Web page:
Osceola Arkansas, City of v. Entergy Arkansas Inc et al

Filing 23

ORDER denying as moot 3 Motion to Dismiss, 15 Motion to Remand, and 17 Motion to Strike. Signed by Chief Judge Brian S. Miller on 9/20/2013. (jak)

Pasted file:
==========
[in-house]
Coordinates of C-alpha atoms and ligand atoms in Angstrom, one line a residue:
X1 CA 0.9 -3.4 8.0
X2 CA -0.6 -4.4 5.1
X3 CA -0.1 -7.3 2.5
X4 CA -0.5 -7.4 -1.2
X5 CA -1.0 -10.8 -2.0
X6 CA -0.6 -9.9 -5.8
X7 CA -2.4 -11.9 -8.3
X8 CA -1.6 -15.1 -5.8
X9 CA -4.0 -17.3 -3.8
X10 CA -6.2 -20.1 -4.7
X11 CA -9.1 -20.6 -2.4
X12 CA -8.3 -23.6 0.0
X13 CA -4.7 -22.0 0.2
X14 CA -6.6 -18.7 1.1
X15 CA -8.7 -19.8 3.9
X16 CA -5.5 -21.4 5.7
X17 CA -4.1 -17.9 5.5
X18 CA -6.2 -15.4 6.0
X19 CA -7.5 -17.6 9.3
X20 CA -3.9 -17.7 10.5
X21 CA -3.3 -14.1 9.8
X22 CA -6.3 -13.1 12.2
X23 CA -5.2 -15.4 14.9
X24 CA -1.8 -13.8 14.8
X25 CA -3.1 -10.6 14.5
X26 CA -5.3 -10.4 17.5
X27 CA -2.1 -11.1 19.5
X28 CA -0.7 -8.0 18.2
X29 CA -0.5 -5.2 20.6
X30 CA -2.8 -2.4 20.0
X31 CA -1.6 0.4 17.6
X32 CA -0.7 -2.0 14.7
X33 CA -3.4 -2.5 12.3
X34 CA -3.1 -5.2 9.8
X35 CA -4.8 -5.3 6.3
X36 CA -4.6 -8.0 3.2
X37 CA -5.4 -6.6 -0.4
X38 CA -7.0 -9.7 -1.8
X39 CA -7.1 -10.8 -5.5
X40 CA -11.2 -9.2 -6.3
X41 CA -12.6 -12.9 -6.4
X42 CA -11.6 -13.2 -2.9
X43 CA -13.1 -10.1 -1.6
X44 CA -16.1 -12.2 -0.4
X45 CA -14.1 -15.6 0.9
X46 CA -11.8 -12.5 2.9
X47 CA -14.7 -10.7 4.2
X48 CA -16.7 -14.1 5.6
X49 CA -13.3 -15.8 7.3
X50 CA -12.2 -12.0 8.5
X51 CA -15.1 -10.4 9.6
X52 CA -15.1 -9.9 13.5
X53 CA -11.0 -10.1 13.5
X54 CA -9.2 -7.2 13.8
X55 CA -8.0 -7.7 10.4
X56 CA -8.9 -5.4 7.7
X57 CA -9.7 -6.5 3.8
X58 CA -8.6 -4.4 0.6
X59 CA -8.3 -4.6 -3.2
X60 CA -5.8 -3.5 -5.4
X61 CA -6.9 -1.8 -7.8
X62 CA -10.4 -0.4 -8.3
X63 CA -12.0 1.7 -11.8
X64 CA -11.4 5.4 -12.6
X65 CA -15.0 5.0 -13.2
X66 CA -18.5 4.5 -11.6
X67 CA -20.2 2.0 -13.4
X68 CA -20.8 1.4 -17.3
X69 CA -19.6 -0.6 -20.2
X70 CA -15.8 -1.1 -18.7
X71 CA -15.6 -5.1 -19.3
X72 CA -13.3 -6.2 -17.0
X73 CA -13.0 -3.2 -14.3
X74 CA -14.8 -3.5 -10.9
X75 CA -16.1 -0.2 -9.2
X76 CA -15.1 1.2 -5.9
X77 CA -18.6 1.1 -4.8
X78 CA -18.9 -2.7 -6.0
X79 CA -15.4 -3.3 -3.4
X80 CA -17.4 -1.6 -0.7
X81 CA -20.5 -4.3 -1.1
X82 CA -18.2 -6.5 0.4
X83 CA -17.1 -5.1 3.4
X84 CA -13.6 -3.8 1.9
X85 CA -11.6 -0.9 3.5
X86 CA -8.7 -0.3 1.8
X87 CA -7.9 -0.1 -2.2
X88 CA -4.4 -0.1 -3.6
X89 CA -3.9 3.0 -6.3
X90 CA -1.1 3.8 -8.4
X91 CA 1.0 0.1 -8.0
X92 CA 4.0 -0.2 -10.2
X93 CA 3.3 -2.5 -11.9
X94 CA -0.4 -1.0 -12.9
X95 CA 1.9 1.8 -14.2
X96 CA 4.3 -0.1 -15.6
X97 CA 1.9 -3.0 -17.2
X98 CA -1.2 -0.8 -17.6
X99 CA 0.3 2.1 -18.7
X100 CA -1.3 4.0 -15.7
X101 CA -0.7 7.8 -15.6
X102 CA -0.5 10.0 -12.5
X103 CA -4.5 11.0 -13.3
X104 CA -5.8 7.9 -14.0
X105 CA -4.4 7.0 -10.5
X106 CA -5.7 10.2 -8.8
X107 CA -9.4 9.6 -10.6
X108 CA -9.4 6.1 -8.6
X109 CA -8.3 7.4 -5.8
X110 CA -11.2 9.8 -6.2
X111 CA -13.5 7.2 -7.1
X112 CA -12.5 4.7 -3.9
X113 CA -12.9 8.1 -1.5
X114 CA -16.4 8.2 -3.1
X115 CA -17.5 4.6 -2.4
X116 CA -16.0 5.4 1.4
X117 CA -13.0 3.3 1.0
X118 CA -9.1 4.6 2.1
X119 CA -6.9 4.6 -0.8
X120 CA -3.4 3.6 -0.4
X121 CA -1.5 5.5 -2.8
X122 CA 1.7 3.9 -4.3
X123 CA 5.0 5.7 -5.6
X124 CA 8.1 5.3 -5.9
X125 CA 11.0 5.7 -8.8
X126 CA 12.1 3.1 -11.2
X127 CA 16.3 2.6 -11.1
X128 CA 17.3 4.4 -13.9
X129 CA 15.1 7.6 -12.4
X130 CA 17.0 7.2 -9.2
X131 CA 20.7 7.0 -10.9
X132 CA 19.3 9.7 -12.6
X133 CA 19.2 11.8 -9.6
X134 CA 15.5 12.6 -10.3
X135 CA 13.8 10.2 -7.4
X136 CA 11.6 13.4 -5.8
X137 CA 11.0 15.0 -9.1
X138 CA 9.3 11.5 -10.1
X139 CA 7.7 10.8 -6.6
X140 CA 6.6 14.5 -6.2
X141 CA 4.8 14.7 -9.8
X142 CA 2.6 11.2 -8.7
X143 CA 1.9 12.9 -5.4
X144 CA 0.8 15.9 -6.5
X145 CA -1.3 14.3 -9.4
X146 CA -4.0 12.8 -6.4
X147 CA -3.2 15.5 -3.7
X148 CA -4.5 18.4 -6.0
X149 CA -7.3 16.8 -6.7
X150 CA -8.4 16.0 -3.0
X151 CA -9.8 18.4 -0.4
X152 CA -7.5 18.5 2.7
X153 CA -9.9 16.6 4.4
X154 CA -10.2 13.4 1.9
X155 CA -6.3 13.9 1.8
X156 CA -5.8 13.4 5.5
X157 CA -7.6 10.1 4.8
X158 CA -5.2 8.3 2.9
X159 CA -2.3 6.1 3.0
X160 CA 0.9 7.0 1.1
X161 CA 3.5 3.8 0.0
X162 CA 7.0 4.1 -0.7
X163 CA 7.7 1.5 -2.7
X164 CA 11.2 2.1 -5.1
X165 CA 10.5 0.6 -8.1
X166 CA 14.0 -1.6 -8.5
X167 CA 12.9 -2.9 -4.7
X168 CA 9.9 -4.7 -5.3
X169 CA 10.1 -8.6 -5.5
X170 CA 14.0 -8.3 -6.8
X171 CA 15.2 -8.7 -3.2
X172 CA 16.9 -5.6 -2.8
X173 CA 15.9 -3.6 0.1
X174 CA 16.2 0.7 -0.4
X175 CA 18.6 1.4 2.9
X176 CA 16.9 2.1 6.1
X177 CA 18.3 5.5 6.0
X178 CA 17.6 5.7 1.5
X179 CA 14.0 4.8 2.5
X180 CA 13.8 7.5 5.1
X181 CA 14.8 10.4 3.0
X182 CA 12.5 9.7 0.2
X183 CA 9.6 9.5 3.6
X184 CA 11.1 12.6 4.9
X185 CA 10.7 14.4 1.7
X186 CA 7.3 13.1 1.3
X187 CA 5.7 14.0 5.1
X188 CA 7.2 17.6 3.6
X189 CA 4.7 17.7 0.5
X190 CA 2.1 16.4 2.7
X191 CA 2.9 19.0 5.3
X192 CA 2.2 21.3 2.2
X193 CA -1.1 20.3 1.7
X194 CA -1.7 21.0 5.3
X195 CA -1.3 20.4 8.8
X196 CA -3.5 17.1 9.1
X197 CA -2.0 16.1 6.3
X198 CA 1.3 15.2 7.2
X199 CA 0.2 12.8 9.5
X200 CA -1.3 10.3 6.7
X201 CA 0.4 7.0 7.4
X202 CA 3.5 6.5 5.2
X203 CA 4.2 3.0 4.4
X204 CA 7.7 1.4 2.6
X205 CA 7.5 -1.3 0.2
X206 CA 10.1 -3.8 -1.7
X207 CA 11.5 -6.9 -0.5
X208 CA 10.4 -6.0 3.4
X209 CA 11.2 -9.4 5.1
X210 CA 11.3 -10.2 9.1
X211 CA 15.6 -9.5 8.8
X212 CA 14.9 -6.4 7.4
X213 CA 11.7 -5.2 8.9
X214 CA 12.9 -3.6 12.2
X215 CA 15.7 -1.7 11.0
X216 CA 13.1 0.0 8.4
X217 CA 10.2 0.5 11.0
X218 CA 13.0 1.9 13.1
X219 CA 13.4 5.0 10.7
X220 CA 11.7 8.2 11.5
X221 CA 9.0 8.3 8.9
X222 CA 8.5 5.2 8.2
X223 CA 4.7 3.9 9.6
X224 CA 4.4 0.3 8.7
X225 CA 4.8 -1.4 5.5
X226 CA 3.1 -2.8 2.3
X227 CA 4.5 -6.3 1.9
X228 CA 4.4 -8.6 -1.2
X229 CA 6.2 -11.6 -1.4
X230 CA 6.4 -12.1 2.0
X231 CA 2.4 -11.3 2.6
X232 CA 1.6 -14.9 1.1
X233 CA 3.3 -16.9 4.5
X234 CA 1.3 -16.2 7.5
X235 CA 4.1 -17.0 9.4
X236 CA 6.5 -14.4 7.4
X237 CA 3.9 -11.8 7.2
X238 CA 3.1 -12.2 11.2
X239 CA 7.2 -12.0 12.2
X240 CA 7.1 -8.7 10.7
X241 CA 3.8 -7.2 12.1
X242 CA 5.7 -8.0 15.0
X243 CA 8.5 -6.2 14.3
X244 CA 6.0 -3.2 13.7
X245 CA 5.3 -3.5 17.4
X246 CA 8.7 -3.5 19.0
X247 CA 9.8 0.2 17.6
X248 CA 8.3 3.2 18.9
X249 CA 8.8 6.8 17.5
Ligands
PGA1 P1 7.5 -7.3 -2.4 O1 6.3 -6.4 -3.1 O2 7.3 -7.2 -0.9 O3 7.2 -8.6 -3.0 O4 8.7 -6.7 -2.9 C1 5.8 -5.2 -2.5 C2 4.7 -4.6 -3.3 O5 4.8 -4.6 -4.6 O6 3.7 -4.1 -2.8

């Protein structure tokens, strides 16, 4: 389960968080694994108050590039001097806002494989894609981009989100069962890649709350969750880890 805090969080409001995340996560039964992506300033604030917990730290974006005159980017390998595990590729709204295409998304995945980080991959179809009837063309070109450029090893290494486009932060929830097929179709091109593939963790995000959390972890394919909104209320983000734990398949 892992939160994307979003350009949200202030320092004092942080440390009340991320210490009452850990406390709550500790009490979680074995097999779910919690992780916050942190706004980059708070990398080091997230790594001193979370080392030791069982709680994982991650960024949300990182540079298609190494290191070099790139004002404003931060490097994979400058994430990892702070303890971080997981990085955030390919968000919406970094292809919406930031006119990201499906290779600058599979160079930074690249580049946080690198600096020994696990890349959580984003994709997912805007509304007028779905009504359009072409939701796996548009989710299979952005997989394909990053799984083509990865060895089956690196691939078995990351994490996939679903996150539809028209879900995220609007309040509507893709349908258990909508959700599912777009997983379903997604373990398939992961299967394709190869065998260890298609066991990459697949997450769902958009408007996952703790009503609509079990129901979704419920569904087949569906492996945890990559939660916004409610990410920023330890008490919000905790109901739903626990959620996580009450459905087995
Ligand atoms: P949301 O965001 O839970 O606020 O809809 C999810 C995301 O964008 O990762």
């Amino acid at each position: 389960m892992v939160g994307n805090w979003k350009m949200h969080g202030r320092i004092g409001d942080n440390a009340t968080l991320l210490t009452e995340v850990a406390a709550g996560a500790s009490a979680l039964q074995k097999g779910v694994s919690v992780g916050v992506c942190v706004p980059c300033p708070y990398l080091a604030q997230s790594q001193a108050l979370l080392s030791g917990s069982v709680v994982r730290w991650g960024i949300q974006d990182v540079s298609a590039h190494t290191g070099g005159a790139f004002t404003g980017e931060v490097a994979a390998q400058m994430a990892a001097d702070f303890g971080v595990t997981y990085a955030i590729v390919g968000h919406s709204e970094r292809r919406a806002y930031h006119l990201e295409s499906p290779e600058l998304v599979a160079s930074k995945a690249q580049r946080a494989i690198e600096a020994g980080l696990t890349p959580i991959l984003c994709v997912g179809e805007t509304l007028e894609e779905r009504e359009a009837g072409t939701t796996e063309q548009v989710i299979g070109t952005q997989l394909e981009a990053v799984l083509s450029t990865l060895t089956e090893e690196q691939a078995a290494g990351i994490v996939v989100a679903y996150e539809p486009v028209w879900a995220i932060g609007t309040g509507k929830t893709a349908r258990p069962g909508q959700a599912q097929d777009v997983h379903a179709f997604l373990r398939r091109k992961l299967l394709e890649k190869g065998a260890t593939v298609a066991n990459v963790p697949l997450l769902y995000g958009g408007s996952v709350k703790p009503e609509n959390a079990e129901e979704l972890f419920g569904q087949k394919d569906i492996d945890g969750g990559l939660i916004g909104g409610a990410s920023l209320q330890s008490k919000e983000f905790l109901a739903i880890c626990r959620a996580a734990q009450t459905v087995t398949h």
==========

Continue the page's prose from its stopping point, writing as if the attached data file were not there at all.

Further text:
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IN THE UNITED STATES DISTRICT COURT FOR THE EASTERN DISTRICT OF ARKANSAS JONESBORO DIVISION CITY OF OSCEOLA, ARKANSAS v. PLAINTIFF CASE NO. 3:13CV00011 BSM ENTERGY ARKANSAS, INC. et al. DEFENDANTS ORDER The motions of plaintiff Osceola, Arkansas (“the City”) to remand [Doc. No. 15] and to strike [Doc. No. 17] and of defendants Entergy Arkansas, Inc. and Entergy Services, Inc. (collectively “Entergy”) to dismiss [Doc. No. 3] are denied.. I. BACKGROUND The City filed this case against Entergy in the Mississippi County Circuit Court, claiming that Entergy breached the parties’ electric utility service agreement by wrongfully charging certain costs to the City. The City seeks a refund from Entergy based on a ruling by the Federal Energy Regulatory Commission (“FERC”) in a similar case in Missouri. Entergy removed the case and now moves to dismiss, arguing the City’s claim is preempted by the Federal Power Act (“FPA”) and barred by FERC’s exclusive jurisdiction. The City objects to dismissal and seeks remand, arguing this a common law breach of contract case. II. LEGAL STANDARD Federal court jurisdiction is narrow and is therefore a threshold issue. Godfrey v. Pulitzer Pub. Co., 161 F.3d 1137, 1141 (8th Cir.1998). A party seeking removal and opposing remand must establish federal jurisdiction. In re Bus. Men's Assurance Co. of Am., 992 F.2d 181, 183 (8th Cir. 1993). Doubts about federal jurisdiction, however, are resolved in favor of remand. Dahl v. R.J. Reynolds Tobacco Co., 478 F.3d 965, 968 (8th Cir. 2007). A case can be removed to federal court when it could have been filed there originally. Junk v. Terminix Int’l Co., 628 F.3d 439, 444 (8th Cir. 2010). Removal based on federal question jurisdiction is appropriate only when a federal question is presented on the face of a properly pleaded complaint. Caterpillar Inc. v. Williams, 482 U.S. 386, 392 (1987). Dismissal is proper when a complaint fails to state a claim upon which relief can be granted. Schaaf v. Residential Funding Corp., 517 F.3d 544, 549 (8th Cir. 2008) (citing Fed. R. Civ. P. 12(b)(6)). Although the City is not required to prove specific facts in support of the allegations in its complaint, the complaint must include sufficient information to provide the grounds upon which its claims rest, and to raise a right to relief above a speculative level. Id. Further, exhibits attached to the pleadings can properly be considered in addressing a motion to dismiss. Illig v. Union Elec. Co., 652 F.3d 971, 976 (8th Cir. 2011). III. DISCUSSION The City’s motion to remand [Doc. No. 15] is denied, Entergy’s motion to dismiss [Doc. No. 3] is denied, and the City’s motion to strike [Doc. No. 17] is denied as moot. A. Remand The City’s motion to remand is denied because its contract claim is so interwoven with federal law that federal question jurisdiction exists. The City alleges its case is identical to one that was adjudicated before the FERC, and that the City is owed the same recovery as the Missouri utility in the other case. Pl.’s Compl. [Doc. No. 2] at Pg. 1, ¶ 2 . The City 2 also “seeks separate enforcement and award of damages as is permissible under the Federal Power Act . . . and decisions of FERC.” Id. at ¶ 1. While framed as a breach of contract case, the success of the City’s claim turns on federal law. Thus, the motion to remand is denied. B. Motion to Dismiss Entergy’s motion to dismiss is denied and the City’s motion to strike is denied as moot. The City relies on a recent FERC determination for its position that Entergy cannot pass on certain costs to customers unless they are contractually enumerated. Opinion 505-A, 139 FERC ¶ 61,103, at ¶ 37 (May 7, 2012). The City alleges it was wrongfully charged costs in violation of the FERC decision. Pl.’s Compl. [Doc. No. 2] at Pg. 8, ¶ 22. The City has met its burden of stating a claim upon which relief can be granted. Accordingly, Entergy’s motion to dismiss is denied and the City’s motion to strike Entergy’s reply is denied as moot. IV. CONCLUSION Accordingly, the City’s motion to remand [Doc. No. 15] is denied, Entergy’s motion to dismiss [Doc. No. 3] is denied, and the City’s motion to strike [Doc. No. 17] is denied as moot. IT IS SO ORDERED this 20th day of September 2013. ________________________________ UNITED STATES DISTRICT JUDGE 3

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